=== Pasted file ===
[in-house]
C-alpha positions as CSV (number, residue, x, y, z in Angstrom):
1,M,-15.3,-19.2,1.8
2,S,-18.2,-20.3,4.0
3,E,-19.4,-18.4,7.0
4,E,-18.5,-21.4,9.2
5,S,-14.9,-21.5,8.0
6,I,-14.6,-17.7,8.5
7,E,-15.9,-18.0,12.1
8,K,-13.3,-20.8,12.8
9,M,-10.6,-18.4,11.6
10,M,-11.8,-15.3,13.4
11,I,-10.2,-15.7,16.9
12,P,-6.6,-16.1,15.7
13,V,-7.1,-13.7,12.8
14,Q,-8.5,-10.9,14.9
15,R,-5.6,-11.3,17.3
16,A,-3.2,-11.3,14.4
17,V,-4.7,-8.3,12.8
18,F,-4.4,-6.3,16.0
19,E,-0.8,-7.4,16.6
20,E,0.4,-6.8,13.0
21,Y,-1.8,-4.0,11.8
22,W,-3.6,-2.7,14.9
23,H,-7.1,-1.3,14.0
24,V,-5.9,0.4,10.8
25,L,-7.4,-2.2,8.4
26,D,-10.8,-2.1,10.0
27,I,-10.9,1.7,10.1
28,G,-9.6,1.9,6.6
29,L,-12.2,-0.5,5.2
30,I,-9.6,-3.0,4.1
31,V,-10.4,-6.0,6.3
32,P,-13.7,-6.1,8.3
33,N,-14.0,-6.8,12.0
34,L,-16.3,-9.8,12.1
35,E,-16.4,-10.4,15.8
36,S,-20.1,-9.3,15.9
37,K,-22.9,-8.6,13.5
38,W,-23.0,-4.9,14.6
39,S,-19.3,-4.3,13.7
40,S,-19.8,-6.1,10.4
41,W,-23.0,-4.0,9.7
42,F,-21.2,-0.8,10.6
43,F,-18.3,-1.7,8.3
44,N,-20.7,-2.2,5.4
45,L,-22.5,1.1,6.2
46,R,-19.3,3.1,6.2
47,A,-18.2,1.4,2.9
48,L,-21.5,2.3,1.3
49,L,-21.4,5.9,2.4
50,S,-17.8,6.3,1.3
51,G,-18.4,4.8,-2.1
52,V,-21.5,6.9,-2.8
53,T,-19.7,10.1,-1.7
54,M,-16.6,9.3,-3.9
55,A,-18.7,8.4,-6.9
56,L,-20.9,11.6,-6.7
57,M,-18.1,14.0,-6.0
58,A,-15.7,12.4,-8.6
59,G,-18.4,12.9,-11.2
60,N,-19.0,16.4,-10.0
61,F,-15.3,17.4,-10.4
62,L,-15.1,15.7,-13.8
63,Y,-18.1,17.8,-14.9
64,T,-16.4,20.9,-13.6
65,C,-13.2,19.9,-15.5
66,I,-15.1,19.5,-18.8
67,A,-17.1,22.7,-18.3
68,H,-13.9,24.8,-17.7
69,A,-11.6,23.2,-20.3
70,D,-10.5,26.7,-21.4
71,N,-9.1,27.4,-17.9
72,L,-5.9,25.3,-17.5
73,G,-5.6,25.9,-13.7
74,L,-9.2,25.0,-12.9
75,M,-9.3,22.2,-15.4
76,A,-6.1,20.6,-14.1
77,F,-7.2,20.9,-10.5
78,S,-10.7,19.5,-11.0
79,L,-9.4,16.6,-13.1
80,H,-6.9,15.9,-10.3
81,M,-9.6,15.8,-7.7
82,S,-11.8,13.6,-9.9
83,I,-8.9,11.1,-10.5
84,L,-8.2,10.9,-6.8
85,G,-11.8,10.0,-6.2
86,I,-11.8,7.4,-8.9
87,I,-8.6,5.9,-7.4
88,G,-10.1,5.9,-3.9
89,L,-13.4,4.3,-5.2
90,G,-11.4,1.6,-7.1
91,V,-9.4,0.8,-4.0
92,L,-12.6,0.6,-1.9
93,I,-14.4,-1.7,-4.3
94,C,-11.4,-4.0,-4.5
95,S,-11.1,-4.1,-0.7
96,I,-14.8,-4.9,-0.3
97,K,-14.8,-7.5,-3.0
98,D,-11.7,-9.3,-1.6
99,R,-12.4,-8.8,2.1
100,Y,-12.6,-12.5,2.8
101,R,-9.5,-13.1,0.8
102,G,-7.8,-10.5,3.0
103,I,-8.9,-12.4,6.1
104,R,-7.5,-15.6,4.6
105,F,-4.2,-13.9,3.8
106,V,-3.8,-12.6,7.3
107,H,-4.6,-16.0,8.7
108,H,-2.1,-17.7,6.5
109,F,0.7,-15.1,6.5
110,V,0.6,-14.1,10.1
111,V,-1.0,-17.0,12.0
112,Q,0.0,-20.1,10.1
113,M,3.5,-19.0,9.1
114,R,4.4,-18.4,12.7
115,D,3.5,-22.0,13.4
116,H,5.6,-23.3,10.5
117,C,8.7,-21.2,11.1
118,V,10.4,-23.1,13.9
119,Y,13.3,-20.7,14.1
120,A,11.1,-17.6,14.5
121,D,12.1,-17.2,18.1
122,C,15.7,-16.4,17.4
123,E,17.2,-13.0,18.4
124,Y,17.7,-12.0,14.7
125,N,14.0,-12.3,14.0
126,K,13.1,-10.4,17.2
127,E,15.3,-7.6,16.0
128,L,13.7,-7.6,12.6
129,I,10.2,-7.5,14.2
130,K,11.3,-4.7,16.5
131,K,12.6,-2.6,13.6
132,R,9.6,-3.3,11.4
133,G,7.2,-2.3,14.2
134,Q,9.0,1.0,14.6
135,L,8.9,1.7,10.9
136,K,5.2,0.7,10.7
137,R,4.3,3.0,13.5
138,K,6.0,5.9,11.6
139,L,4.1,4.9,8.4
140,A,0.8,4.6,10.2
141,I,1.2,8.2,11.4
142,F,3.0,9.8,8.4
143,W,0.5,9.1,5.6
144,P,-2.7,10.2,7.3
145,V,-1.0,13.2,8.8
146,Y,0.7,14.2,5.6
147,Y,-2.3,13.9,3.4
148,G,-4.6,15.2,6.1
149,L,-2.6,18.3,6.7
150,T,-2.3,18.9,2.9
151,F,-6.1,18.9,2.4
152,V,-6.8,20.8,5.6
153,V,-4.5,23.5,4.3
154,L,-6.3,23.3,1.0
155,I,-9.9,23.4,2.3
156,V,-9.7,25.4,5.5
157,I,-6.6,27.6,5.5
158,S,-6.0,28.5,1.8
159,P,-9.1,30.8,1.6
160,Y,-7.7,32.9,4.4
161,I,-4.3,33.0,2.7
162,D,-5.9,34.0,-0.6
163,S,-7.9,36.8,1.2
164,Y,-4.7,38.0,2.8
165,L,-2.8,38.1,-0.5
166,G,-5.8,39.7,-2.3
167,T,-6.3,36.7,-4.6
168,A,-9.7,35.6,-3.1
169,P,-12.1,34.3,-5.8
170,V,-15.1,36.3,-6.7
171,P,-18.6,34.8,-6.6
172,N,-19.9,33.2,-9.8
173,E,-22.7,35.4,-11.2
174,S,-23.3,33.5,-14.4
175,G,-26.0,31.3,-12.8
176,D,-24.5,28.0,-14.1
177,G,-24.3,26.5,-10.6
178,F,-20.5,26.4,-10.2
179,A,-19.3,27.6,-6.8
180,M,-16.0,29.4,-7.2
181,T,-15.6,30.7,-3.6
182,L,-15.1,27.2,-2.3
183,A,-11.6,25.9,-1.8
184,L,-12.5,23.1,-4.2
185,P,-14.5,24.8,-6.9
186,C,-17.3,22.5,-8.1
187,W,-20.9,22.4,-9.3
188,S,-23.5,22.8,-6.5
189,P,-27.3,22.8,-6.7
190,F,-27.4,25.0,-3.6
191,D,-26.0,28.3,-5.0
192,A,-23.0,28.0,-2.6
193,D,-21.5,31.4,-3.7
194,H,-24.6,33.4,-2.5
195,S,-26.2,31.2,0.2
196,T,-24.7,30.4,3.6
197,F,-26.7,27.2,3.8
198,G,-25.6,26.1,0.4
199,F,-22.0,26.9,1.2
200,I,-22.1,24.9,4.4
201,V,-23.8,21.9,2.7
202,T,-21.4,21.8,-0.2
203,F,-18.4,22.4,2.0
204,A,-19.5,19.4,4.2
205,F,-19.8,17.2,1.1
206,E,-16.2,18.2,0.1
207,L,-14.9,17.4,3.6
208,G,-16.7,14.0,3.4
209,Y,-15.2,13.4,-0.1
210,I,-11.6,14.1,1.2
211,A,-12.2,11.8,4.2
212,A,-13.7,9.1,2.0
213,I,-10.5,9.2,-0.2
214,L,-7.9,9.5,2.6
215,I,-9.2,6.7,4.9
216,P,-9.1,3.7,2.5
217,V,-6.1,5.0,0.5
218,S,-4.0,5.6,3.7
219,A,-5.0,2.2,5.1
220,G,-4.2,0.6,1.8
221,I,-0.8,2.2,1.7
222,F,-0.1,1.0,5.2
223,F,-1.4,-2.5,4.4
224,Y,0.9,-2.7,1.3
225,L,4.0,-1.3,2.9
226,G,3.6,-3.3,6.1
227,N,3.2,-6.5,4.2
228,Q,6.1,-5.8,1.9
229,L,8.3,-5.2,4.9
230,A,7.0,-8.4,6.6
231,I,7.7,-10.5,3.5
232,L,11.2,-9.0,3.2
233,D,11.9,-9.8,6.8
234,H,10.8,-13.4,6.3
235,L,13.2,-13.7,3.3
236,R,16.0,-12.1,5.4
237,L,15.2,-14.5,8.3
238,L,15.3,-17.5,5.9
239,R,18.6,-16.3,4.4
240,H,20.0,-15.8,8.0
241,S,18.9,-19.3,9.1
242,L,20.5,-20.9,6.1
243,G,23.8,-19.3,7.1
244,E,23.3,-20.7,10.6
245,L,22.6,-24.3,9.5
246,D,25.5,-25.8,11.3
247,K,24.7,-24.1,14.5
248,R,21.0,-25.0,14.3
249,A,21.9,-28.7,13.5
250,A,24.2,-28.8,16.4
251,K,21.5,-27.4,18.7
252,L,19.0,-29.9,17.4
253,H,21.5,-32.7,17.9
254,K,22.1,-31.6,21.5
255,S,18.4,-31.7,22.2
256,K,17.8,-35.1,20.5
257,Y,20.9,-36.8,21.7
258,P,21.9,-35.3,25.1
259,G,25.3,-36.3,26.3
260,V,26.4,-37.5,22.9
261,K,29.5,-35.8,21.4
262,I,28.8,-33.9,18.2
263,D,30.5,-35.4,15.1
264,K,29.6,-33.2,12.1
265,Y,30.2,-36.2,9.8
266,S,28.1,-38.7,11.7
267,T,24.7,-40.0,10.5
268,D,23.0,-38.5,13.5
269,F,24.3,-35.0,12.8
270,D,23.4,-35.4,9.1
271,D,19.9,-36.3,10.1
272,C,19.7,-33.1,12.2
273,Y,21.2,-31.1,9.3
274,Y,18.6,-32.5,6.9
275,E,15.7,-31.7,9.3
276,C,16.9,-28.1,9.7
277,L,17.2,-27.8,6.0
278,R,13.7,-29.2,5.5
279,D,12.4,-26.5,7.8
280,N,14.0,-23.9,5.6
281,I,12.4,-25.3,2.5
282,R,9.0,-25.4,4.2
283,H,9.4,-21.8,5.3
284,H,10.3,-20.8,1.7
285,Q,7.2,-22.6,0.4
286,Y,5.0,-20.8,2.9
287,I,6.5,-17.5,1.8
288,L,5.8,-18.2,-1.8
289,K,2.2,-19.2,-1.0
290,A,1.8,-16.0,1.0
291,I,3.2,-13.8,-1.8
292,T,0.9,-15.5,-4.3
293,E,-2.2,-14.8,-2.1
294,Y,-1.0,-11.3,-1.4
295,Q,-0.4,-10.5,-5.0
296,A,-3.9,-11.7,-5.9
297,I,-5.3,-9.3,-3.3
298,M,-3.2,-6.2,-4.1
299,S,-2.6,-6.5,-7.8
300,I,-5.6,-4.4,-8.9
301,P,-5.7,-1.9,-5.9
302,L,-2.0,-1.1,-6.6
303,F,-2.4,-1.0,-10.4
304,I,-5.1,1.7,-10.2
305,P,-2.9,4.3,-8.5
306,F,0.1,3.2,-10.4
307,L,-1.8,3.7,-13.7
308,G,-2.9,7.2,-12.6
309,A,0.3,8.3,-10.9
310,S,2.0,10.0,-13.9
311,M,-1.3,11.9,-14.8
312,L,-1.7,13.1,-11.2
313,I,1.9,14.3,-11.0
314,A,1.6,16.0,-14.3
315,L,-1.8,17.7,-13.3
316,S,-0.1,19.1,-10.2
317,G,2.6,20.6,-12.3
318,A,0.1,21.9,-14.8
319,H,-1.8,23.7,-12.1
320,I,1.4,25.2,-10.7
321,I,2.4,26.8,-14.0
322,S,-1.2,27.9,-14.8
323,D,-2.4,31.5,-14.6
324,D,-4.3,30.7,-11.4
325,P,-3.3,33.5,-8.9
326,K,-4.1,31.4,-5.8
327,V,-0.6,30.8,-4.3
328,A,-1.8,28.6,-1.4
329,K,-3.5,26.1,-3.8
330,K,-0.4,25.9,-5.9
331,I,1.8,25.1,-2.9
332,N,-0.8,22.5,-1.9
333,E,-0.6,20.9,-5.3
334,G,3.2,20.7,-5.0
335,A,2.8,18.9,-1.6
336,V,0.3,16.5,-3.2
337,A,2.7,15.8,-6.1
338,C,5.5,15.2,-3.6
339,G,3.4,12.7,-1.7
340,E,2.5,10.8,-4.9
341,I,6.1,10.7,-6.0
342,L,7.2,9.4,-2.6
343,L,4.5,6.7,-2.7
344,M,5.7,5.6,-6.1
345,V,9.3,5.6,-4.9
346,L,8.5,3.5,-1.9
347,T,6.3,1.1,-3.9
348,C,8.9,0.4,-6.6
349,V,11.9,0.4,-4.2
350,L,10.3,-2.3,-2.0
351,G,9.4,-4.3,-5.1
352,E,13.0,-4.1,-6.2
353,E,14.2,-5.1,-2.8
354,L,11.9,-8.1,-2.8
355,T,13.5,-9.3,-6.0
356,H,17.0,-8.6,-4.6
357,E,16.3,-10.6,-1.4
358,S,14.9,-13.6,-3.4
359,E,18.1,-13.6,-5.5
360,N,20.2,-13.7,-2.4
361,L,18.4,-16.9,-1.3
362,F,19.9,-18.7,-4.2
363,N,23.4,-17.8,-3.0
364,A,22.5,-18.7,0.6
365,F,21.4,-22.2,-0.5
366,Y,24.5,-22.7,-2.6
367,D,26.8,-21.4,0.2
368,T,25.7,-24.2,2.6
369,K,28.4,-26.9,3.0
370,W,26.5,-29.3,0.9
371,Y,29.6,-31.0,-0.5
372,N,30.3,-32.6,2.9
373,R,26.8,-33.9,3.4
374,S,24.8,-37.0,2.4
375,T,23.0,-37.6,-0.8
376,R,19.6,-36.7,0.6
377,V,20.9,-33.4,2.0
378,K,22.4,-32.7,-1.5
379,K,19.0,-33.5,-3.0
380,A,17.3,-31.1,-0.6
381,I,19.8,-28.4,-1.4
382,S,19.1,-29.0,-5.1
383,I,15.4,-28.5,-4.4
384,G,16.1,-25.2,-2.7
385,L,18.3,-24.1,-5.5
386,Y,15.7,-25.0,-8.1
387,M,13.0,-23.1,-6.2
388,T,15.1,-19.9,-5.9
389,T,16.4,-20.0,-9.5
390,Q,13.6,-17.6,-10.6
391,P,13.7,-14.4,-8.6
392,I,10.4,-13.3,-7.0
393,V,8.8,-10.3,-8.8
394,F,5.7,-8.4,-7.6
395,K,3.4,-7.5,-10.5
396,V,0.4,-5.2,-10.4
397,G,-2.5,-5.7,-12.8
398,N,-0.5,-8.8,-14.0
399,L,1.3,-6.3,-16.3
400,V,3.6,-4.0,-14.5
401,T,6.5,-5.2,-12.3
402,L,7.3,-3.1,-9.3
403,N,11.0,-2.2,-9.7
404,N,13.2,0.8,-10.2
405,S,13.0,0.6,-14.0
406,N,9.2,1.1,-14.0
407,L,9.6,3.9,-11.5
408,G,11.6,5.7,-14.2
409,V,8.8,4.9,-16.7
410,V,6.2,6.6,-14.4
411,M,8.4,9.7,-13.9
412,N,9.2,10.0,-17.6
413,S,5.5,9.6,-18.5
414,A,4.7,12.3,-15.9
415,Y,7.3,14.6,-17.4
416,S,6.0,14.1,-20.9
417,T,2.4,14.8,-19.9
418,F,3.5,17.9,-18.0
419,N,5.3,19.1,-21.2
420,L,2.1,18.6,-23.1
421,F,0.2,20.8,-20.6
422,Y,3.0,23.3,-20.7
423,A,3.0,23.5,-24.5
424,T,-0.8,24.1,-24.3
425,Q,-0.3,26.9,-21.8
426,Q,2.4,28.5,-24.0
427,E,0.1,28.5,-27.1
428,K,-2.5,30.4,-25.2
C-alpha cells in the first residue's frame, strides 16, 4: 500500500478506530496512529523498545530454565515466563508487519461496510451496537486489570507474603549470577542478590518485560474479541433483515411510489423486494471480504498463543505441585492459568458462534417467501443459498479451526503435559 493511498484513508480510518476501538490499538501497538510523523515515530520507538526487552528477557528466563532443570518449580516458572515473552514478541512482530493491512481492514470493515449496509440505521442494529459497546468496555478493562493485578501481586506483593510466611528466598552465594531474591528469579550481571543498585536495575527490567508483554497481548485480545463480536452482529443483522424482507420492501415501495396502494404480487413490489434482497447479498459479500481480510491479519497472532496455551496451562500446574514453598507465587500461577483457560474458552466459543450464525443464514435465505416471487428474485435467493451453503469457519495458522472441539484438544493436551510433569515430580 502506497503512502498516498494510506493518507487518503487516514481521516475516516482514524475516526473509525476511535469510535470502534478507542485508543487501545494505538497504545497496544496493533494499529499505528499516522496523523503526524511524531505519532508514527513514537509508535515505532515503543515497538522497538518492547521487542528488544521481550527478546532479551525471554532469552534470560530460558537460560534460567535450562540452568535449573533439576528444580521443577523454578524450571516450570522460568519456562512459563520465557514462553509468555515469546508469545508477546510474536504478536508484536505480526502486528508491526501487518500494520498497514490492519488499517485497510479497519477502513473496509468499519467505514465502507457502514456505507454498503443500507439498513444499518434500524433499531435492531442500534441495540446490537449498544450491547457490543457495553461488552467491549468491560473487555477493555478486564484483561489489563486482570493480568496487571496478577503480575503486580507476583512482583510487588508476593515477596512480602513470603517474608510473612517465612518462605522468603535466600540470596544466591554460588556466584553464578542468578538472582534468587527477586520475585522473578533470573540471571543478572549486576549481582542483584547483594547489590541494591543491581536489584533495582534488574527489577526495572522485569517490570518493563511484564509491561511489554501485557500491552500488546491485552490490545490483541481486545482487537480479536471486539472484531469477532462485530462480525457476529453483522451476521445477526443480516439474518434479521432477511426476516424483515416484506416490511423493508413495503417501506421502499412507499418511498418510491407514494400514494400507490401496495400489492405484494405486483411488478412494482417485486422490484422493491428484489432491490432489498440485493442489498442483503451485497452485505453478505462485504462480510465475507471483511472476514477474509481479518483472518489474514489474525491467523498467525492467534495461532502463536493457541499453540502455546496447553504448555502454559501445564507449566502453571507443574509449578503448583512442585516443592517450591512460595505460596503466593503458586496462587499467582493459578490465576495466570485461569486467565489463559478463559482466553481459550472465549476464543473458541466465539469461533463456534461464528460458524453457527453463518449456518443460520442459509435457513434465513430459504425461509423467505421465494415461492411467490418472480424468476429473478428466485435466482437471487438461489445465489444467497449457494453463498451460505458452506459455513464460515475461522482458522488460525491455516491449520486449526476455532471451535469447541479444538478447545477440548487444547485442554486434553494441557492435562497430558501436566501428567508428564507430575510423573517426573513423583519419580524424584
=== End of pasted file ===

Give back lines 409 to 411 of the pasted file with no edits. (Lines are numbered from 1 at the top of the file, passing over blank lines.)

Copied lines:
407,L,9.6,3.9,-11.5
408,G,11.6,5.7,-14.2
409,V,8.8,4.9,-16.7